I don’t intend this blog to become a place for debating subjects like the role of women in church. There are plenty of other places where such subjects are discussed. But I would like to record here a response which I made to a posting on Justin Taylor’s blog, on The Meaning of “Authority” in 1 Tim 2:12. Justin quoted me as writing, in a comment on an earlier posting of his:
The problem here is that in 1 Timothy 2:12 the Greek word αὐθεντεῖν is not correctly translated ‘exercise authority’. Its exact meaning is debatable, but it clearly seems to imply some kind of usurpation of proper authority, and perhaps a domineering attitude which is not at all Christian.
One of the problems in the blogosphere is that comments can be made like this (without argumentation or links to argumentation) and people can assume that this is based on solid scholarship, when in fact it isn’t. The best scholarly work on this shows it to be false.
He continued by quoting from an article by Andreas Köstenberger in an attempt to prove his point that αὐθεντεῖν authentein means “exercise authority”.
One of the problems with the blogosphere is that people like you, Justin, can assert that a particular work is “the best scholarly work” and accuse others of not basing their arguments on sound scholarship, without any requirement to prove their points. And they believe you because they are already predisposed in your favour.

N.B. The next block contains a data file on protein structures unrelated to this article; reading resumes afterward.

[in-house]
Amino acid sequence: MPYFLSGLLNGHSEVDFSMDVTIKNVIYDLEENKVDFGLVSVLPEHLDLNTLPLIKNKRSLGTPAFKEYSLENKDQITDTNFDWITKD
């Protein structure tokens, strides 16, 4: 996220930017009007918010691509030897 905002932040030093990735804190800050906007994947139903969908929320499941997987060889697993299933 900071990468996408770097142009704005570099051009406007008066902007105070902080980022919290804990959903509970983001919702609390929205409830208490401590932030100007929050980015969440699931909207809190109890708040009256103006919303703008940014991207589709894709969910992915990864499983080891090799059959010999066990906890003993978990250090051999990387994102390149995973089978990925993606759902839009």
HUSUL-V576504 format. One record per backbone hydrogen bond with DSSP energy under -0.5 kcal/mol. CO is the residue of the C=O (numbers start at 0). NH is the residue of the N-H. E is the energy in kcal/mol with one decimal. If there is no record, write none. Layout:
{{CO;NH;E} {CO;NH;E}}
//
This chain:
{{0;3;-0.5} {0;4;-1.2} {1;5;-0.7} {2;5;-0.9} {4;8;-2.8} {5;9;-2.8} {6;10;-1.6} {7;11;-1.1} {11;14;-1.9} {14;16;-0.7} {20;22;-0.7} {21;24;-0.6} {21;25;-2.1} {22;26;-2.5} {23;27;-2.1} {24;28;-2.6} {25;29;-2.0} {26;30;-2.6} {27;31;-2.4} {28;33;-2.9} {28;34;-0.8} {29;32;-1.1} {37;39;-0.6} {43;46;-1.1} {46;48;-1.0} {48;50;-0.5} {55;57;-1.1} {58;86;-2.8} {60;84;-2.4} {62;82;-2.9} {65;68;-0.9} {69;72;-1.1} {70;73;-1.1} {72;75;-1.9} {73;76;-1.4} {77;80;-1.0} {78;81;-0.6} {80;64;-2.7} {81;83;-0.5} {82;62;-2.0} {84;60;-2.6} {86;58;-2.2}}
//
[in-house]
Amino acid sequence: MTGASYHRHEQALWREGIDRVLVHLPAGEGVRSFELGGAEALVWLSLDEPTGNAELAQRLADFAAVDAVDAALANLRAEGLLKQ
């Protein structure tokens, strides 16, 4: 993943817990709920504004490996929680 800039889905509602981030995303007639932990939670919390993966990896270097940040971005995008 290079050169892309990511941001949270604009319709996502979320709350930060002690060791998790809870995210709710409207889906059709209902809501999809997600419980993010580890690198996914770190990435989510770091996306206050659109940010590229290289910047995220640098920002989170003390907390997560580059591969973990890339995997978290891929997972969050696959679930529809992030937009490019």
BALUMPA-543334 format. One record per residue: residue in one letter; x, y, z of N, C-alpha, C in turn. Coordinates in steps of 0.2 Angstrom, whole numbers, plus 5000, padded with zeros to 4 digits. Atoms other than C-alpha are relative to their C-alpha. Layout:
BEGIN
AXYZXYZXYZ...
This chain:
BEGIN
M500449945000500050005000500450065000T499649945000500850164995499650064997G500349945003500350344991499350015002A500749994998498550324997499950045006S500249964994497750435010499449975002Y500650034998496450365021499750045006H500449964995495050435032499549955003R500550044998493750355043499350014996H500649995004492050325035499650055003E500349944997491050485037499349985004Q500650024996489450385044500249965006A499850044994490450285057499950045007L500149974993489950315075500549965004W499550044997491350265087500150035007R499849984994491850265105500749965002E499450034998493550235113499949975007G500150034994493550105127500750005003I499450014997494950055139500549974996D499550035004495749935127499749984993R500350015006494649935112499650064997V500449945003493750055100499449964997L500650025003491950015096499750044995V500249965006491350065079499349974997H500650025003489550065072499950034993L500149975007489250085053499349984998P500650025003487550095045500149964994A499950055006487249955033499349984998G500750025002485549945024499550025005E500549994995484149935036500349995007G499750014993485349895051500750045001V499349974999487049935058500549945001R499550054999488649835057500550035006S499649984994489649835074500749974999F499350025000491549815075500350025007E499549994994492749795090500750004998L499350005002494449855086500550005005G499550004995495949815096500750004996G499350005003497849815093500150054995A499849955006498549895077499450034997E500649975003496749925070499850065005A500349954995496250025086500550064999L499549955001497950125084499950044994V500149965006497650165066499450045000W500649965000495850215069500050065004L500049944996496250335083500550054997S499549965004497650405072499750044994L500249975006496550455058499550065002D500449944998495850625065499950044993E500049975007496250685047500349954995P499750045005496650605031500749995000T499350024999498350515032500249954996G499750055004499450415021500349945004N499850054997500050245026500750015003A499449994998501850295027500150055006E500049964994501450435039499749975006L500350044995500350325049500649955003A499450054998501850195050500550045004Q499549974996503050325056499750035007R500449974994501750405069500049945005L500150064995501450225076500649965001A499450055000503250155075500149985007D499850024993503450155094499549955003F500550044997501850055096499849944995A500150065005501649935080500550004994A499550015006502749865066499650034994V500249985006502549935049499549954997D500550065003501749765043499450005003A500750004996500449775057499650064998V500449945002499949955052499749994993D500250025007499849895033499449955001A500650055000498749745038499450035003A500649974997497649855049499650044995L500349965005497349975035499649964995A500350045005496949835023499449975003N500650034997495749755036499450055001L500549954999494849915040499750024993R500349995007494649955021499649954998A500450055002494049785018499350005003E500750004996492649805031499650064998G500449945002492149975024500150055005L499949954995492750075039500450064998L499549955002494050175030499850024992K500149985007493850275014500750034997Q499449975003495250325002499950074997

I am sure that Köstenberger et al’s work is excellent scholarship. But that by no means implies that they have the last word on this subject. IH Marshall’s scholarship also has a very high reputation, but, according to the review of Köstenberger’s work on Amazon by Alan S. Bandy, “Marshall’s commentary on the Pastorals (1999) … argued for a negative sense of both “teaching” and “exercising authority”” in 1 Timothy 2:12.
As for Baldwin’s research into contemporary use of αὐθεντεῖν, while I can accept that neither of the two allegedly attested occurrences certainly mean “domineer”, the simple fact is that neither of them certainly means “exercise authority” in a positive sense either. The example from Philodemus does not in fact clearly read αὐθεντεῖν at all, for the text has been conjecturally reconstructed, and one translator seems to have understood it as more like “domineer” than “exercise [proper] authority”. Baldwin doesn’t give enough context to the 27 BC quote to determine whether there are any negative connotations. The 2nd century AD Attic lexicon’s “to have independent jurisdiction” may be the best guide to how Paul used the word, and this would of course be a misuse of authority in a Christian setting. The only other occurrence within several centuries of Paul’s time (leaving aside Ptolemy’s astronomical speculations), that in Hippolytus, can also be translated in a positive or a negative sense. 4th century and later occurrences are irrelevant in my opinion. Well, you say that Köstenberger accepts that Baldwin’s study “falls short of absolute proof“. That sounds to me like a very British understatement!
So, Justin, while like Denny I accept that the meaning of αὐθεντεῖν is controversial as well as debatable, it is quite clear that my interpretation is based on solid scholarship, that of IH Marshall among others. Of course solid scholars can differ, and they do here. But the implication is of course that no one can with confidence interpret this verse as forbidding women from all leadership positions in the church, still less imply (as certain recent statements seem to) that those who do not enforce such a ban are heretics and worse than unbelievers.